Bangladesh's central bank in Dhaka. Photo: Reuters/Ashikur
crime syndicate that pulled of this high-tech heist obviously did its
homework. They knew how to move millions of dollars clandestinely from
the Bangladesh central bank's account at the Federal Reserve Bank of New
York, and were to move it to—the Philippines.
The heist would have
actually been a billion dollar heist if the hackers had not misspelled
the word “foundation” as “fandation” for the huge sum of money that was
supposed to be transferred to the Shalika Foundation in Sri Lanka.
Thanks to that spelling error, a $1 billion dollar heist was reduced to
a $101 million dollar heist. The hackers still managed to send $20
million to Sri Lanka. Luckily, that amount was promptly returned by Sri
Lankan officials. Unfortunately, the remaining $81 million was sent to
the Philippines where it immediately vanished!
Like it or not, that
says a lot about the Philippines, the Filipinos, and the country's
banking system. From the perspective of money launderers our enchanted
islands are magical; millions—maybe even billions—of dollars can
disappear right before your very eyes. And dirty money laundered with
the help of the country's bank secrecy laws, corrupt officials, crime
syndicates, sloppy regulators and incompetent law enforcement can
reappear pristine white on the other end.
Over the decades, the
Philippines has built up a reputation as the "go-to" country when it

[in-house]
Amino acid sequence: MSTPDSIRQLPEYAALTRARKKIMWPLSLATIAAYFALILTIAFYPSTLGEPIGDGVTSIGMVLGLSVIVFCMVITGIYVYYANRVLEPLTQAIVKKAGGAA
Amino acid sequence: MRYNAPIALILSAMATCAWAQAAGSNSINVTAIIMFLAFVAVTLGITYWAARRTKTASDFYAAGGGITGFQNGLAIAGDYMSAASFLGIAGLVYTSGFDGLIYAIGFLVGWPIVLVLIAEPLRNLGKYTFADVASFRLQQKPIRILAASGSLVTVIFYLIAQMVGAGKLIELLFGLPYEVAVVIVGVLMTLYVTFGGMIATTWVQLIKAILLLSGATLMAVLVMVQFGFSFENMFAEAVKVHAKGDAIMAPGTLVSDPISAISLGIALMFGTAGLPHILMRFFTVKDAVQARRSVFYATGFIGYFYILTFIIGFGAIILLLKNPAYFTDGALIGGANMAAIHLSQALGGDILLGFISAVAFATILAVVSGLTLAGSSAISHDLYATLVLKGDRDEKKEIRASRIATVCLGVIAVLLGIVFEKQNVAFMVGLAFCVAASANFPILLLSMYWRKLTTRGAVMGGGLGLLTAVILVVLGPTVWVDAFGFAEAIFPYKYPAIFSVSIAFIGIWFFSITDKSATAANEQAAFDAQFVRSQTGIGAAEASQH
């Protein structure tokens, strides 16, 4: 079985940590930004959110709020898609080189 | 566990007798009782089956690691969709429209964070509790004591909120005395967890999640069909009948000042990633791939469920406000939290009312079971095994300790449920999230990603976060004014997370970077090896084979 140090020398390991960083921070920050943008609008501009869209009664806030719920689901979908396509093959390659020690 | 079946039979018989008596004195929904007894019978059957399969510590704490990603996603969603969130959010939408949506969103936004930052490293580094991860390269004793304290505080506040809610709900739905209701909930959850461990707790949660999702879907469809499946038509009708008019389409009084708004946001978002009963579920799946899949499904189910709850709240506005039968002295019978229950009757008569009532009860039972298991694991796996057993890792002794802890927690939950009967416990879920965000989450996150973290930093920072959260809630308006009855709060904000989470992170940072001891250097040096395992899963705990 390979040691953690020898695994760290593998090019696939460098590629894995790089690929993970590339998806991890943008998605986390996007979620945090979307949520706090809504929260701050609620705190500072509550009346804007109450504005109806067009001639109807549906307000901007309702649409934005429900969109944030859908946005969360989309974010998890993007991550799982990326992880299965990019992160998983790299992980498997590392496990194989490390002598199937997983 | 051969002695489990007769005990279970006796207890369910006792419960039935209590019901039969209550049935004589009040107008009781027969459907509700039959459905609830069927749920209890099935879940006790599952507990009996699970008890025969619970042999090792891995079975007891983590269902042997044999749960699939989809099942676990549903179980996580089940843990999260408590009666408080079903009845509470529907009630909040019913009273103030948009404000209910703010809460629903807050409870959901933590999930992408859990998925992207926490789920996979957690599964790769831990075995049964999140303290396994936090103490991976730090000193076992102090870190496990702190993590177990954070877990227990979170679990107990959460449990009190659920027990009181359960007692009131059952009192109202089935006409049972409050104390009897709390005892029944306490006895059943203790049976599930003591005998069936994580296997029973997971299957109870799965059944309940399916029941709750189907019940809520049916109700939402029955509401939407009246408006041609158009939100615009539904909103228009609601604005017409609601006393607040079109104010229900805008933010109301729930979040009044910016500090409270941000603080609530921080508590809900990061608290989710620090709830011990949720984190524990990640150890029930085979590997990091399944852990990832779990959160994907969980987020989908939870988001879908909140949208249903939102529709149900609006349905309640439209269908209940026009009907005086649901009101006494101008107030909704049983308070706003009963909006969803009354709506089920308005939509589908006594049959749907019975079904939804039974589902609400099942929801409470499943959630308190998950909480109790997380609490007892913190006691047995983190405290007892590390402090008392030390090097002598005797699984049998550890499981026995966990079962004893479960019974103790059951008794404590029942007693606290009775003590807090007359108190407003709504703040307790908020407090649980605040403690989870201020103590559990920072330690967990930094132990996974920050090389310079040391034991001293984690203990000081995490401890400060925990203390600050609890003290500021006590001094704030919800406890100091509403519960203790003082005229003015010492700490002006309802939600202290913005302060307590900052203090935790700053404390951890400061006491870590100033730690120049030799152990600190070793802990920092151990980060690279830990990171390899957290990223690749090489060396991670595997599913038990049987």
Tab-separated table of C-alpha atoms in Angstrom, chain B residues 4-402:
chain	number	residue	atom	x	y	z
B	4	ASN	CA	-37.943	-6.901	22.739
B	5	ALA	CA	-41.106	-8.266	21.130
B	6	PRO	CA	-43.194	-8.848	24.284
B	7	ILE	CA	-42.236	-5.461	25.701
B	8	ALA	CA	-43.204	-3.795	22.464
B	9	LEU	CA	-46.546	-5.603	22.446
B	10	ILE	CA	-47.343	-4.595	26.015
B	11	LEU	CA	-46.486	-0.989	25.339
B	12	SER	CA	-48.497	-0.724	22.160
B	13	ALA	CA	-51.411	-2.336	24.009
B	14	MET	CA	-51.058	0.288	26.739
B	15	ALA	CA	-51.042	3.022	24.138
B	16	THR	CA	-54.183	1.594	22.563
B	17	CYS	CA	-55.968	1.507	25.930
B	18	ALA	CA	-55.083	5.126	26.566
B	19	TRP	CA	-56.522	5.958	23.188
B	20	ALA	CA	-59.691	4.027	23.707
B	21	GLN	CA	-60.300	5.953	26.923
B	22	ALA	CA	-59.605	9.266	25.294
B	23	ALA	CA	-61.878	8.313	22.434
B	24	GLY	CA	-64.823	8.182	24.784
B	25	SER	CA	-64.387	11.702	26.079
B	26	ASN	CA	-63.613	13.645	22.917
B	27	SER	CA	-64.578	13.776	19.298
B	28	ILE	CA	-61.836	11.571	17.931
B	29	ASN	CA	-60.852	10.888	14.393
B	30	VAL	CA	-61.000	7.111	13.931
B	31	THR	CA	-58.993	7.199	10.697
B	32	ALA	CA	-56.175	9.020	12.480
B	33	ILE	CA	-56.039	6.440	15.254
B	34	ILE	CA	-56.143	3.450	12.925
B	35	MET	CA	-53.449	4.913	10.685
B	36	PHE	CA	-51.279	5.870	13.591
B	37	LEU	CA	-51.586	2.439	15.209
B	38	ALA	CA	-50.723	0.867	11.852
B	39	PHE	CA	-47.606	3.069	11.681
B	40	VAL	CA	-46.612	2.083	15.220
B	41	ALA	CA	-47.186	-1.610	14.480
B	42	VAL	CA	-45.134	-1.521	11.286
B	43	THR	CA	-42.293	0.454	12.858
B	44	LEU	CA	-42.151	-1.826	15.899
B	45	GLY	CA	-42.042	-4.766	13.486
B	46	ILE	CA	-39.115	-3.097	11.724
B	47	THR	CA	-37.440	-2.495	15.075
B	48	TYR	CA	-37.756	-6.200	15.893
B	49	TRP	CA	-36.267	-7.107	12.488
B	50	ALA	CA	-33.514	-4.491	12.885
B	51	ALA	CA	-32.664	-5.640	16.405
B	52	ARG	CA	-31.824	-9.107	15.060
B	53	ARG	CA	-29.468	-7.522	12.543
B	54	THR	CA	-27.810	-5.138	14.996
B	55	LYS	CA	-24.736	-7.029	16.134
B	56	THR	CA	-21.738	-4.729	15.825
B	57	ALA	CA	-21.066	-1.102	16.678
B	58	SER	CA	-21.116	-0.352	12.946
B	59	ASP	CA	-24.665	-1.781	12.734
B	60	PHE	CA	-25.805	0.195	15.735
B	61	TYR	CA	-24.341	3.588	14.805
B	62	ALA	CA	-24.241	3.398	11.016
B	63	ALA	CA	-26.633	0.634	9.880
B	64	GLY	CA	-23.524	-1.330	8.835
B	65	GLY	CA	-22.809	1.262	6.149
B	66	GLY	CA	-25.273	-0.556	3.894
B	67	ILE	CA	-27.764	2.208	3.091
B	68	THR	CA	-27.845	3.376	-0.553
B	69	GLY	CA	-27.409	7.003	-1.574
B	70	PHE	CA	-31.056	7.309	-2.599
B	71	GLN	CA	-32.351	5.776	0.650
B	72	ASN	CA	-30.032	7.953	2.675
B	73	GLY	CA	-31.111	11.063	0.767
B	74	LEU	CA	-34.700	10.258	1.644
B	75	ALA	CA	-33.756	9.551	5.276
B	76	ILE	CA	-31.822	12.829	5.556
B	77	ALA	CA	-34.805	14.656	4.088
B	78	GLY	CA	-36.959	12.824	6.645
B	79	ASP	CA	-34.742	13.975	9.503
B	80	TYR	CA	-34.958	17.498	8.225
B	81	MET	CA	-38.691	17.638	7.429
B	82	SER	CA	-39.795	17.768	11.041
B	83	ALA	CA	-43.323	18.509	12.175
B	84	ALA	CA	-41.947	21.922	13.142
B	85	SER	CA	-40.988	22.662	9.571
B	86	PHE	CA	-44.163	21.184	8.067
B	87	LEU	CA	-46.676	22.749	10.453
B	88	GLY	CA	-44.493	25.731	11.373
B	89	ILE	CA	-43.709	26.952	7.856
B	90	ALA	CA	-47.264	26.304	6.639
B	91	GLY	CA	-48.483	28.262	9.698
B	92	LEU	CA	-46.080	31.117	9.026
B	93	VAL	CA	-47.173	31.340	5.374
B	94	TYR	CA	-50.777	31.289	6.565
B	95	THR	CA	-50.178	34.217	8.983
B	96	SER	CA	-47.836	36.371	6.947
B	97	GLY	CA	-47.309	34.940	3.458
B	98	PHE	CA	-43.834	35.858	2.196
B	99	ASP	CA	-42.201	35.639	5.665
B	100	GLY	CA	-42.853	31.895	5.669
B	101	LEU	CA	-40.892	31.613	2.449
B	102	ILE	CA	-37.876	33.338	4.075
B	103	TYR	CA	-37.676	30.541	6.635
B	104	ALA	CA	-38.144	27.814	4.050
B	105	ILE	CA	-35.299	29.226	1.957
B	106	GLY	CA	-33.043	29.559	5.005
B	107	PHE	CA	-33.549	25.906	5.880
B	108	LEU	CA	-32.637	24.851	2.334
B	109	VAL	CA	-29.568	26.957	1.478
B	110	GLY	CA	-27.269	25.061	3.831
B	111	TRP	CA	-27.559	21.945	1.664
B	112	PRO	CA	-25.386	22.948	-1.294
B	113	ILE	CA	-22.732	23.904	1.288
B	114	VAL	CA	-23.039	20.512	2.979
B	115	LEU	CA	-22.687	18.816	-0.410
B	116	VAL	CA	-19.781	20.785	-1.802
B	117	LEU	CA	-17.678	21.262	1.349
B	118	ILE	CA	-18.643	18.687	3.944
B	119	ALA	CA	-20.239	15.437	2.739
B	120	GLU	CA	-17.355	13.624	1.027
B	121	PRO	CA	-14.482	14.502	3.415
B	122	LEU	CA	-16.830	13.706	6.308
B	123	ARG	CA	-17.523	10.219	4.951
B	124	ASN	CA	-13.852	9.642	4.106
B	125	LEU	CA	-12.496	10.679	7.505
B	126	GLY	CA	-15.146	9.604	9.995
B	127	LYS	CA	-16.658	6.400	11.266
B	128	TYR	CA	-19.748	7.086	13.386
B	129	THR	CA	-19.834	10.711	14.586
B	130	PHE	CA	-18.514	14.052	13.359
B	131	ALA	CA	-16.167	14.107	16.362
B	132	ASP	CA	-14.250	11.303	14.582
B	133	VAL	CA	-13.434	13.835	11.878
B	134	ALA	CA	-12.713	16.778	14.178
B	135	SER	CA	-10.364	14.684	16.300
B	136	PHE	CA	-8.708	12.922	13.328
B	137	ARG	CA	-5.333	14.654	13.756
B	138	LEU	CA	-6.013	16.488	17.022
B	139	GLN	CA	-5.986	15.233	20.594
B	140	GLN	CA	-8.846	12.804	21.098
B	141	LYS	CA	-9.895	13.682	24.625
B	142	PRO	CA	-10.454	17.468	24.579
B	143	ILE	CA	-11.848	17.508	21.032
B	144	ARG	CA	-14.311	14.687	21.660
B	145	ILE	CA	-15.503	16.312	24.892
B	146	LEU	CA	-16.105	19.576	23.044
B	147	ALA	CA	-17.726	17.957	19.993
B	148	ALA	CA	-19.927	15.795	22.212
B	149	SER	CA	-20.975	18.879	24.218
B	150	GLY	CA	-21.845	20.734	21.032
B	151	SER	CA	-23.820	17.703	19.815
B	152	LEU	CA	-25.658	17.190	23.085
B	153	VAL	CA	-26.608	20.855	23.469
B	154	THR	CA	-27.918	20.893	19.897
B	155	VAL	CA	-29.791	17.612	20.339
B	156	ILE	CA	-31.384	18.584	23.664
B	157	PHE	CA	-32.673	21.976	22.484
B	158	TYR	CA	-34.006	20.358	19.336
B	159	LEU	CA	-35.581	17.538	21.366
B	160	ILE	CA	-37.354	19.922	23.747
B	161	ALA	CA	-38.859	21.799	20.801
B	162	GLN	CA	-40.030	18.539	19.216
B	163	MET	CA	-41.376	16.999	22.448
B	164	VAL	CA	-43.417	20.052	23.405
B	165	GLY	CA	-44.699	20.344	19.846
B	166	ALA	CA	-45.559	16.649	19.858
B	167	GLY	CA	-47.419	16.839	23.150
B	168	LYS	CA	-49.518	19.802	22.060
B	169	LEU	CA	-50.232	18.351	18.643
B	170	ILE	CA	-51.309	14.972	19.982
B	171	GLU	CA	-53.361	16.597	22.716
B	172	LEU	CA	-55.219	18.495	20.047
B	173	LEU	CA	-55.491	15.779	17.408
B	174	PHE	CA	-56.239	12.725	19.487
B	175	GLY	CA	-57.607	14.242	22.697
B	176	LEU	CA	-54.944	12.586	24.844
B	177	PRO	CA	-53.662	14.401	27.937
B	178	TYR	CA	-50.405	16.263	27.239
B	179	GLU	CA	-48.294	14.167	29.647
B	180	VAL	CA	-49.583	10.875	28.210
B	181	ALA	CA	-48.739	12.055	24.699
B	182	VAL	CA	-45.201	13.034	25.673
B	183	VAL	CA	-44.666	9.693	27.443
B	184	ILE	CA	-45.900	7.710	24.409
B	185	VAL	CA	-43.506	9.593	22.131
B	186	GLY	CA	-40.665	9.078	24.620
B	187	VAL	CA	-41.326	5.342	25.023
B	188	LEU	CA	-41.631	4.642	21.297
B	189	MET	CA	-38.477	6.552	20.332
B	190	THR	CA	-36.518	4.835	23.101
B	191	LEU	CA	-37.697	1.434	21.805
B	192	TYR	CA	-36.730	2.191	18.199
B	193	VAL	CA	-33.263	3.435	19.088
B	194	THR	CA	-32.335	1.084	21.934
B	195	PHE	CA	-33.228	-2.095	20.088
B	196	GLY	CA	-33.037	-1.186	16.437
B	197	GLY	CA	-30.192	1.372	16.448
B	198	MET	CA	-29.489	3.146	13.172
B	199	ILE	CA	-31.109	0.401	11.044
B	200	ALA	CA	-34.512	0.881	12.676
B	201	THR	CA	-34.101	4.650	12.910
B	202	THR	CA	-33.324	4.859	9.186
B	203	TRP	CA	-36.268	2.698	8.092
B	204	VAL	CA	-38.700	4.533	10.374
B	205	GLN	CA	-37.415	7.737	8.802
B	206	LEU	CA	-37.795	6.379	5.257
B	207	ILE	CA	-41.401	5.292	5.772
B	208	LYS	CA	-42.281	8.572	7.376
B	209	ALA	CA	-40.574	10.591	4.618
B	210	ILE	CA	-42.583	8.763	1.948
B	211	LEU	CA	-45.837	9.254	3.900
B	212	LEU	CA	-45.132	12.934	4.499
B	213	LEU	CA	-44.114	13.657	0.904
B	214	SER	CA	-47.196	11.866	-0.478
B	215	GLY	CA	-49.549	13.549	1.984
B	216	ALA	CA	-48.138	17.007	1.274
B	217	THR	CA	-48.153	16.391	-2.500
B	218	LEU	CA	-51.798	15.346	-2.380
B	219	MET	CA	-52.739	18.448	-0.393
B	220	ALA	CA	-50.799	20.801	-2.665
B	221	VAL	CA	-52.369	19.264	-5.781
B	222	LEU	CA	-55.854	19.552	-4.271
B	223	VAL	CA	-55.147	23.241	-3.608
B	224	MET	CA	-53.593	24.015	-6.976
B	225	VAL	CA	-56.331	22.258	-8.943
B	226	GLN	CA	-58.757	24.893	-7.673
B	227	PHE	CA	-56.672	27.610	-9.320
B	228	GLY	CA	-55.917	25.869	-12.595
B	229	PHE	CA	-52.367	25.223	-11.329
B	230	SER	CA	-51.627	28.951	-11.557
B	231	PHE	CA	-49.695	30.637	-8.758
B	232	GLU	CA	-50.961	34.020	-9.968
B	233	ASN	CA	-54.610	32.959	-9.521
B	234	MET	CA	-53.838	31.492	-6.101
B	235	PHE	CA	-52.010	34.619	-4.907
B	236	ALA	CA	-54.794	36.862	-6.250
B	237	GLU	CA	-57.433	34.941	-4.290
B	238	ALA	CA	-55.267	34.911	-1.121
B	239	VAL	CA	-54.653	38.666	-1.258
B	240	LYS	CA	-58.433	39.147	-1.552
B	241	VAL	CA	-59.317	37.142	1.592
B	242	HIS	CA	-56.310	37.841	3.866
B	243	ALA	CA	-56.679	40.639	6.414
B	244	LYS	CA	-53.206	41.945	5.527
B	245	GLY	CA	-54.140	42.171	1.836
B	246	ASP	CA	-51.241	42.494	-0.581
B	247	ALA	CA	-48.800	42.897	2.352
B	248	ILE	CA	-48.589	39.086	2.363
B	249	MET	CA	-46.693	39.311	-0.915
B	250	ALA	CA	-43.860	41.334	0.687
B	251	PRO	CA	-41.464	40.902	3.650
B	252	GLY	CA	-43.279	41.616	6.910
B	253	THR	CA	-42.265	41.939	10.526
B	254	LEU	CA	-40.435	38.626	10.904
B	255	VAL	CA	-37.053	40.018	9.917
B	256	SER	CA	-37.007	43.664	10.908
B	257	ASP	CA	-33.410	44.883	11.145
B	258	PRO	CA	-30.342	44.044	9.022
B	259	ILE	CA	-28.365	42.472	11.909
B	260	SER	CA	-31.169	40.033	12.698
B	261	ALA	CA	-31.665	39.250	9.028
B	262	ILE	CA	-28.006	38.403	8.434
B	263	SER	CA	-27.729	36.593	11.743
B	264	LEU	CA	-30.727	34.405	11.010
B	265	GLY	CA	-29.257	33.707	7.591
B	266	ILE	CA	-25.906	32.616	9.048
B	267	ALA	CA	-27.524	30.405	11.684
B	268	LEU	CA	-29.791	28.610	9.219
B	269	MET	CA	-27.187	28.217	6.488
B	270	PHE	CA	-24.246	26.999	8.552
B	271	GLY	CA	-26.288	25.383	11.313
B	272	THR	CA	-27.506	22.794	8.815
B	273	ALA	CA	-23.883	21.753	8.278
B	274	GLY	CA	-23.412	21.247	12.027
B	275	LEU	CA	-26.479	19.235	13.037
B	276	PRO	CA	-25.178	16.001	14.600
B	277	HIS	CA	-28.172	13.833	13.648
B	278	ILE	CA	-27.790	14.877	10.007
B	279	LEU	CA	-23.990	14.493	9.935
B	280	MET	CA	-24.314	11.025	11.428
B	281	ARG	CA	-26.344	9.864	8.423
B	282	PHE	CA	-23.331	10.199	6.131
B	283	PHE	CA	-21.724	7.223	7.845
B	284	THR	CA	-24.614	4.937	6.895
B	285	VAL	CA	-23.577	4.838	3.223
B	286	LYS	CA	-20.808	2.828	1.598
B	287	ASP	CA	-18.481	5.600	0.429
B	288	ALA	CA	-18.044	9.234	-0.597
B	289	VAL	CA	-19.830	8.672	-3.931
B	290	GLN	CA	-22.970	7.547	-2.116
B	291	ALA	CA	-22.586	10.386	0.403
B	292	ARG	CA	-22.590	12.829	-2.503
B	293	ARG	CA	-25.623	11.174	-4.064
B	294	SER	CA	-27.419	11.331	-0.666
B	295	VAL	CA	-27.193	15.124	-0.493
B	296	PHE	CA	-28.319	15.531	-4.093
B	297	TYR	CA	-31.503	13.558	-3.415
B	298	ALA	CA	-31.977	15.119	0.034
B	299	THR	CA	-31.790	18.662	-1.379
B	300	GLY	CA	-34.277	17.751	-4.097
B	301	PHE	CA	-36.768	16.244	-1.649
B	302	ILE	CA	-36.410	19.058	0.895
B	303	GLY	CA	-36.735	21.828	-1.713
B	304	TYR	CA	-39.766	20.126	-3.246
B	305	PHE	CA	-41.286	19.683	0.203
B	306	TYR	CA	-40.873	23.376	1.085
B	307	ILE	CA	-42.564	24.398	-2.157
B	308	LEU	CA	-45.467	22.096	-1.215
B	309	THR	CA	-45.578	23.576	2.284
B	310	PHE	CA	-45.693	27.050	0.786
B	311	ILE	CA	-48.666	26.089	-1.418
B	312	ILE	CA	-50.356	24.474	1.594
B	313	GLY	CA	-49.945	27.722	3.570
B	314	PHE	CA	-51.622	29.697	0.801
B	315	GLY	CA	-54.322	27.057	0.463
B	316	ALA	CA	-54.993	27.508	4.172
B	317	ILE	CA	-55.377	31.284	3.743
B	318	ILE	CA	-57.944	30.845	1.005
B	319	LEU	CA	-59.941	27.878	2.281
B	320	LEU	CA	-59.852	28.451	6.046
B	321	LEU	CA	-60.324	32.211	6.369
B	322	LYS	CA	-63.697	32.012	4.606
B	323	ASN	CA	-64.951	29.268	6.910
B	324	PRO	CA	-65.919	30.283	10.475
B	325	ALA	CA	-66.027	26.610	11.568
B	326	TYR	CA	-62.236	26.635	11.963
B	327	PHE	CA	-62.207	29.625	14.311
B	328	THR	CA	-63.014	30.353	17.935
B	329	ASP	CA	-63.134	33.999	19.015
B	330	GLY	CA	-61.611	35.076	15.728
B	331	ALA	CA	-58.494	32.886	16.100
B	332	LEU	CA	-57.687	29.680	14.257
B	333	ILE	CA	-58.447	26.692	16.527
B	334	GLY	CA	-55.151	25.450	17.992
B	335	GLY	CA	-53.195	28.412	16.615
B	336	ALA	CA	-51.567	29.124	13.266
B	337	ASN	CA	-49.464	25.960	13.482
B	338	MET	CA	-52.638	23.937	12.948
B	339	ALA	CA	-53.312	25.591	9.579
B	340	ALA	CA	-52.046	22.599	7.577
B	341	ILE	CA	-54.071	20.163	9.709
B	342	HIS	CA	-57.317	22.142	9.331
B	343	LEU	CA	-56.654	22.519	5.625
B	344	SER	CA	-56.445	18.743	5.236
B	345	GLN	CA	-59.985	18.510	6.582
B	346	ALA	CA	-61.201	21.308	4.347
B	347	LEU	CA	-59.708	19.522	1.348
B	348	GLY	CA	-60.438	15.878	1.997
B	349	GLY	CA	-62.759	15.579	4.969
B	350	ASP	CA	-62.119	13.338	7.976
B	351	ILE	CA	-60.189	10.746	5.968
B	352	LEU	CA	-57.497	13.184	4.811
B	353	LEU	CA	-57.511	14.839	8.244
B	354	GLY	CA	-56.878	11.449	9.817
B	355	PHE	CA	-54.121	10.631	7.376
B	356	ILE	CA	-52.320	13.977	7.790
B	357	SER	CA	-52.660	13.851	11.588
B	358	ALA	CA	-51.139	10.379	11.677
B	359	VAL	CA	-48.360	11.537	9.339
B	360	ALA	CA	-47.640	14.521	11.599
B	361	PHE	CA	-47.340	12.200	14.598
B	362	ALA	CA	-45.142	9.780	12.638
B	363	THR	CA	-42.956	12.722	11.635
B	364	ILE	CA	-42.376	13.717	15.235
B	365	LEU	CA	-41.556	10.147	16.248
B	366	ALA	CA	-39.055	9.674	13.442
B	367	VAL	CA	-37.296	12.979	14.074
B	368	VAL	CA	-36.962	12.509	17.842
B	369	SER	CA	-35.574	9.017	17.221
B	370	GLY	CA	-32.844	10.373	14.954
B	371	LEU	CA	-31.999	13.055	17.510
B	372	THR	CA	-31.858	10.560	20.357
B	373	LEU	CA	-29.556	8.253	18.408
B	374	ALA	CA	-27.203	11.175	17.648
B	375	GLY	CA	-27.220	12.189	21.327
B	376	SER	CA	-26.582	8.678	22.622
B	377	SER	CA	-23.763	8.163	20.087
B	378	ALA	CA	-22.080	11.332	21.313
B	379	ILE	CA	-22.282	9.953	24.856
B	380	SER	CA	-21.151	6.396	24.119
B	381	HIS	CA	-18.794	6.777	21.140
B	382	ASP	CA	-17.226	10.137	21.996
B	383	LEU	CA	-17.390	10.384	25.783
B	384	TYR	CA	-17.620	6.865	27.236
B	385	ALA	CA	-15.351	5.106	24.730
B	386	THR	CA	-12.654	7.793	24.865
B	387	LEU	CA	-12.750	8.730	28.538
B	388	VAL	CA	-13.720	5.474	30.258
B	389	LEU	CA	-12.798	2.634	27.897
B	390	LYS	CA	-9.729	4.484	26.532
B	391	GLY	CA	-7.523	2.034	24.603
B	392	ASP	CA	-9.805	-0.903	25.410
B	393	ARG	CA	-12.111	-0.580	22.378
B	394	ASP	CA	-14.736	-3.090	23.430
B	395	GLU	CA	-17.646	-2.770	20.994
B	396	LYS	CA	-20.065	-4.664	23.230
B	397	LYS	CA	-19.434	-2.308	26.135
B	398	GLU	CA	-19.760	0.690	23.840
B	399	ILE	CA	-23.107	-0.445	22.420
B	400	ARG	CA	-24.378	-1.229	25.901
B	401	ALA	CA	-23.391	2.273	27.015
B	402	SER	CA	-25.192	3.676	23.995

comes to money-related scams. Wire fraud, credit card fraud, investment
scams, you name it; the country seems to have more than its fair share
of them. And the main enabling factor all these years has been the
Philippine bank secrecy law enacted during the corrupt dictatorial
regime of Ferdinand Marcos.
After Ferdinand and
Imelda literally cleaned out the Philippine treasury, the country was
flat broke and in dire need of foreign reserves. So the sly dictator and
his henchmen found a way to kill two birds with one stone. That stone
was the Foreign Currency Deposit Act of the Philippines (FCDA), or
Republic Act No. 6426 signed into law by the late dictator in 1974.
To attract foreign
capital the FCDA offered what disreputable individuals, money
launderers, and crime syndicates couldn't resist—an ironclad guarantee
that the Philippine government could not look into their foreign
denominated bank accounts without their written consent. This was great
for Marcos and his henchmen as well—the money they stole from the people
would forever be safe from prying eyes.
Today, 43 years since
its signing and 28 years since Marcos kicked the bucket, this Marcos-era
law continues to embarrass the country. As this heist shows, the
Philippines is still the go-to place for hiding dirty money. Except now
everything happens with binary code and in the blink of an eye.
The rest of the
banking world has gone through significant changes since 1974. Even
Switzerland's highly secretive banking laws have given way to greater
transparency. The Philippines appears to be the only major holdout.
Unless the FCDA is repealed or changed, the Philippines will continue to
hold on to its nefarious reputation as the world's dirty money "laundromat"
where crooks from all over send their dirty money to get it "cleaned."